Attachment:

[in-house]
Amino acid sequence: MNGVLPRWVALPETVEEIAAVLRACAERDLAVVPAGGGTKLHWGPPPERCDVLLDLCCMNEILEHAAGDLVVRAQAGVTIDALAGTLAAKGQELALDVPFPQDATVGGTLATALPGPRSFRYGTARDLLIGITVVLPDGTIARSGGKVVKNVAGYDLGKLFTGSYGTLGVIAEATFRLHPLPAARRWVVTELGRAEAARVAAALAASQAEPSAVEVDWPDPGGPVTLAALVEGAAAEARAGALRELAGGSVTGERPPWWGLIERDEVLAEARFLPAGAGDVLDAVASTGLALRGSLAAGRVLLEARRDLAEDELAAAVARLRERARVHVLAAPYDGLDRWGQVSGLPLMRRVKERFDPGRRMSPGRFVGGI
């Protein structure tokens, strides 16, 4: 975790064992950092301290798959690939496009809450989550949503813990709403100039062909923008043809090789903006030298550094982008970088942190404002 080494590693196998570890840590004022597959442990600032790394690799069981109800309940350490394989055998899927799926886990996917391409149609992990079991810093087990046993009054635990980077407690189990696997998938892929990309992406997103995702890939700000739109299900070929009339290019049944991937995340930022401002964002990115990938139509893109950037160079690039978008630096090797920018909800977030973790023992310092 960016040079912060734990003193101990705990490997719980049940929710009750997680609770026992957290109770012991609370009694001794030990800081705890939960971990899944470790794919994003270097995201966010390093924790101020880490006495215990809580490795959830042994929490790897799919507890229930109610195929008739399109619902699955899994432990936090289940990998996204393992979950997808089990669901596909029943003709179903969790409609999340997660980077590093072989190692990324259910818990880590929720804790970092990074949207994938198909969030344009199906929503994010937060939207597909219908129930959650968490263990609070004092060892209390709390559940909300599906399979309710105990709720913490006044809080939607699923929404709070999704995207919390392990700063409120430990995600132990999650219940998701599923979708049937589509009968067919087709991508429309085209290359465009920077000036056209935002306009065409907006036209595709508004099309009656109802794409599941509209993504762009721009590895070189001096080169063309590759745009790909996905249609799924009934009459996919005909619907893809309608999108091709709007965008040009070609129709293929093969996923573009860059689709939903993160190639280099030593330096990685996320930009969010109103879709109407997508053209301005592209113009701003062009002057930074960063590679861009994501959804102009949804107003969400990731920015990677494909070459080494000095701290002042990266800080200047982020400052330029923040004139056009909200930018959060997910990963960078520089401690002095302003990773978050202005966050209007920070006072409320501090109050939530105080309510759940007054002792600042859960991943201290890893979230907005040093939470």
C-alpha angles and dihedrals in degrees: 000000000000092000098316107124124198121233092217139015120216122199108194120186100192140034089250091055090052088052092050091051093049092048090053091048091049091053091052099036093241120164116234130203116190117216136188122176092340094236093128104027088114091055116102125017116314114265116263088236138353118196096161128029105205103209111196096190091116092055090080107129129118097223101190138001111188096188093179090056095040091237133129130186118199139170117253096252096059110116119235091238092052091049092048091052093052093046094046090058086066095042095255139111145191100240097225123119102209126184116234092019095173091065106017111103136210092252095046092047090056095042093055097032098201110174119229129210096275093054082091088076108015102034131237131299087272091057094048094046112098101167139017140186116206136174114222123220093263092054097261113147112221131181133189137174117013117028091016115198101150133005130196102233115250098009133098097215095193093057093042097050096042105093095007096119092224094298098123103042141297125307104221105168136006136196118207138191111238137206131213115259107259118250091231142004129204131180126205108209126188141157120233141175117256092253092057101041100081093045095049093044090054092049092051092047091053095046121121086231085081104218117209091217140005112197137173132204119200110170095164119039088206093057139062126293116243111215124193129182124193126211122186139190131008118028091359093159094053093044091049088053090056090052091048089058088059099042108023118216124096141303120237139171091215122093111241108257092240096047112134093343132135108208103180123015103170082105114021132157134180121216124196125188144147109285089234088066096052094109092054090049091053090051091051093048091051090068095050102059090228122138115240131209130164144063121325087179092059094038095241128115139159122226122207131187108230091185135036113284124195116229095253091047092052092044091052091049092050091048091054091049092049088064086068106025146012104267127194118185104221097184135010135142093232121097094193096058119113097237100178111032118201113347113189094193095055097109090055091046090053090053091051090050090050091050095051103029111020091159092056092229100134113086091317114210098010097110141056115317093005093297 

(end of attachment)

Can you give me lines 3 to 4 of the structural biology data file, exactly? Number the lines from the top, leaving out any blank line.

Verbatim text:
């Protein structure tokens, strides 16, 4: 975790064992950092301290798959690939496009809450989550949503813990709403100039062909923008043809090789903006030298550094982008970088942190404002 080494590693196998570890840590004022597959442990600032790394690799069981109800309940350490394989055998899927799926886990996917391409149609992990079991810093087990046993009054635990980077407690189990696997998938892929990309992406997103995702890939700000739109299900070929009339290019049944991937995340930022401002964002990115990938139509893109950037160079690039978008630096090797920018909800977030973790023992310092 960016040079912060734990003193101990705990490997719980049940929710009750997680609770026992957290109770012991609370009694001794030990800081705890939960971990899944470790794919994003270097995201966010390093924790101020880490006495215990809580490795959830042994929490790897799919507890229930109610195929008739399109619902699955899994432990936090289940990998996204393992979950997808089990669901596909029943003709179903969790409609999340997660980077590093072989190692990324259910818990880590929720804790970092990074949207994938198909969030344009199906929503994010937060939207597909219908129930959650968490263990609070004092060892209390709390559940909300599906399979309710105990709720913490006044809080939607699923929404709070999704995207919390392990700063409120430990995600132990999650219940998701599923979708049937589509009968067919087709991508429309085209290359465009920077000036056209935002306009065409907006036209595709508004099309009656109802794409599941509209993504762009721009590895070189001096080169063309590759745009790909996905249609799924009934009459996919005909619907893809309608999108091709709007965008040009070609129709293929093969996923573009860059689709939903993160190639280099030593330096990685996320930009969010109103879709109407997508053209301005592209113009701003062009002057930074960063590679861009994501959804102009949804107003969400990731920015990677494909070459080494000095701290002042990266800080200047982020400052330029923040004139056009909200930018959060997910990963960078520089401690002095302003990773978050202005966050209007920070006072409320501090109050939530105080309510759940007054002792600042859960991943201290890893979230907005040093939470």
C-alpha angles and dihedrals in degrees: 000000000000092000098316107124124198121233092217139015120216122199108194120186100192140034089250091055090052088052092050091051093049092048090053091048091049091053091052099036093241120164116234130203116190117216136188122176092340094236093128104027088114091055116102125017116314114265116263088236138353118196096161128029105205103209111196096190091116092055090080107129129118097223101190138001111188096188093179090056095040091237133129130186118199139170117253096252096059110116119235091238092052091049092048091052093052093046094046090058086066095042095255139111145191100240097225123119102209126184116234092019095173091065106017111103136210092252095046092047090056095042093055097032098201110174119229129210096275093054082091088076108015102034131237131299087272091057094048094046112098101167139017140186116206136174114222123220093263092054097261113147112221131181133189137174117013117028091016115198101150133005130196102233115250098009133098097215095193093057093042097050096042105093095007096119092224094298098123103042141297125307104221105168136006136196118207138191111238137206131213115259107259118250091231142004129204131180126205108209126188141157120233141175117256092253092057101041100081093045095049093044090054092049092051092047091053095046121121086231085081104218117209091217140005112197137173132204119200110170095164119039088206093057139062126293116243111215124193129182124193126211122186139190131008118028091359093159094053093044091049088053090056090052091048089058088059099042108023118216124096141303120237139171091215122093111241108257092240096047112134093343132135108208103180123015103170082105114021132157134180121216124196125188144147109285089234088066096052094109092054090049091053090051091051093048091051090068095050102059090228122138115240131209130164144063121325087179092059094038095241128115139159122226122207131187108230091185135036113284124195116229095253091047092052092044091052091049092050091048091054091049092049088064086068106025146012104267127194118185104221097184135010135142093232121097094193096058119113097237100178111032118201113347113189094193095055097109090055091046090053090053091051090050090050091050095051103029111020091159092056092229100134113086091317114210098010097110141056115317093005093297 